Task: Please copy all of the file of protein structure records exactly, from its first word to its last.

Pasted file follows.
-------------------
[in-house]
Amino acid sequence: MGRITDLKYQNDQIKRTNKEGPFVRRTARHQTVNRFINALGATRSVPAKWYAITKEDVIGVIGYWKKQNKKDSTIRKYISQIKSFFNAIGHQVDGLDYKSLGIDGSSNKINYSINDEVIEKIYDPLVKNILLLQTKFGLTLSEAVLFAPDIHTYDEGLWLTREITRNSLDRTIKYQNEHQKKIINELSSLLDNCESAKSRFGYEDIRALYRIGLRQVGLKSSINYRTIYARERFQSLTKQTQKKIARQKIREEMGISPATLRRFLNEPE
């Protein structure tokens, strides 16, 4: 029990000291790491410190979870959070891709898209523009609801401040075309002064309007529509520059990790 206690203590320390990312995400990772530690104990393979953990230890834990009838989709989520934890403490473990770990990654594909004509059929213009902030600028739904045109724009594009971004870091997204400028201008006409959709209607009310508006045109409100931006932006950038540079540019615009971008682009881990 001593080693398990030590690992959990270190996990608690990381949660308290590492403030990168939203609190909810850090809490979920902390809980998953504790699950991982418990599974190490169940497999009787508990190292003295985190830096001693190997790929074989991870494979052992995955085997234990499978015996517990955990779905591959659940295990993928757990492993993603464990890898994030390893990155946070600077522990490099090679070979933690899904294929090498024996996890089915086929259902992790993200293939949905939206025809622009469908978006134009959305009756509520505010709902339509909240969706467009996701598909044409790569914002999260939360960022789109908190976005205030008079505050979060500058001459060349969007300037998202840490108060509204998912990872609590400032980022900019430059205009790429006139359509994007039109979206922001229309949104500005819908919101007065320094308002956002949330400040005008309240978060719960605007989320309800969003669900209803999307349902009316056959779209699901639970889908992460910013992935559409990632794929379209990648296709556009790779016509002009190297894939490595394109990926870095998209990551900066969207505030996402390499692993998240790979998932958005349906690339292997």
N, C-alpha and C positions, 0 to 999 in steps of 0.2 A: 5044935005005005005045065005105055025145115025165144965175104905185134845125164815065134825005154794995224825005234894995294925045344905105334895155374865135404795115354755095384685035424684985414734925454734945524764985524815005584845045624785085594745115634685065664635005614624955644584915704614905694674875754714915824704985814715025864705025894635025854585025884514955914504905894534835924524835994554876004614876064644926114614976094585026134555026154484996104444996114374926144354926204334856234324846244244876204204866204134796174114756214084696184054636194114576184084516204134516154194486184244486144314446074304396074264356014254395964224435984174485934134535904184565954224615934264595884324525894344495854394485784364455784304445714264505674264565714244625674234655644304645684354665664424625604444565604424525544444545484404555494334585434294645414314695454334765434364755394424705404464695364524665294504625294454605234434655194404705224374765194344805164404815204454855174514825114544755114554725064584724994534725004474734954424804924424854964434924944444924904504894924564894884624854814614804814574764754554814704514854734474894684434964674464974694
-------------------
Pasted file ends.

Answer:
[in-house]
Amino acid sequence: MGRITDLKYQNDQIKRTNKEGPFVRRTARHQTVNRFINALGATRSVPAKWYAITKEDVIGVIGYWKKQNKKDSTIRKYISQIKSFFNAIGHQVDGLDYKSLGIDGSSNKINYSINDEVIEKIYDPLVKNILLLQTKFGLTLSEAVLFAPDIHTYDEGLWLTREITRNSLDRTIKYQNEHQKKIINELSSLLDNCESAKSRFGYEDIRALYRIGLRQVGLKSSINYRTIYARERFQSLTKQTQKKIARQKIREEMGISPATLRRFLNEPE
């Protein structure tokens, strides 16, 4: 029990000291790491410190979870959070891709898209523009609801401040075309002064309007529509520059990790 206690203590320390990312995400990772530690104990393979953990230890834990009838989709989520934890403490473990770990990654594909004509059929213009902030600028739904045109724009594009971004870091997204400028201008006409959709209607009310508006045109409100931006932006950038540079540019615009971008682009881990 001593080693398990030590690992959990270190996990608690990381949660308290590492403030990168939203609190909810850090809490979920902390809980998953504790699950991982418990599974190490169940497999009787508990190292003295985190830096001693190997790929074989991870494979052992995955085997234990499978015996517990955990779905591959659940295990993928757990492993993603464990890898994030390893990155946070600077522990490099090679070979933690899904294929090498024996996890089915086929259902992790993200293939949905939206025809622009469908978006134009959305009756509520505010709902339509909240969706467009996701598909044409790569914002999260939360960022789109908190976005205030008079505050979060500058001459060349969007300037998202840490108060509204998912990872609590400032980022900019430059205009790429006139359509994007039109979206922001229309949104500005819908919101007065320094308002956002949330400040005008309240978060719960605007989320309800969003669900209803999307349902009316056959779209699901639970889908992460910013992935559409990632794929379209990648296709556009790779016509002009190297894939490595394109990926870095998209990551900066969207505030996402390499692993998240790979998932958005349906690339292997």
N, C-alpha and C positions, 0 to 999 in steps of 0.2 A: 5044935005005005005045065005105055025145115025165144965175104905185134845125164815065134825005154794995224825005234894995294925045344905105334895155374865135404795115354755095384685035424684985414734925454734945524764985524815005584845045624785085594745115634685065664635005614624955644584915704614905694674875754714915824704985814715025864705025894635025854585025884514955914504905894534835924524835994554876004614876064644926114614976094585026134555026154484996104444996114374926144354926204334856234324846244244876204204866204134796174114756214084696184054636194114576184084516204134516154194486184244486144314446074304396074264356014254395964224435984174485934134535904184565954224615934264595884324525894344495854394485784364455784304445714264505674264565714244625674234655644304645684354665664424625604444565604424525544444545484404555494334585434294645414314695454334765434364755394424705404464695364524665294504625294454605234434655194404705224374765194344805164404815204454855174514825114544755114554725064584724994534725004474734954424804924424854964434924944444924904504894924564894884624854814614804814574764754554814704514854734474894684434964674464974694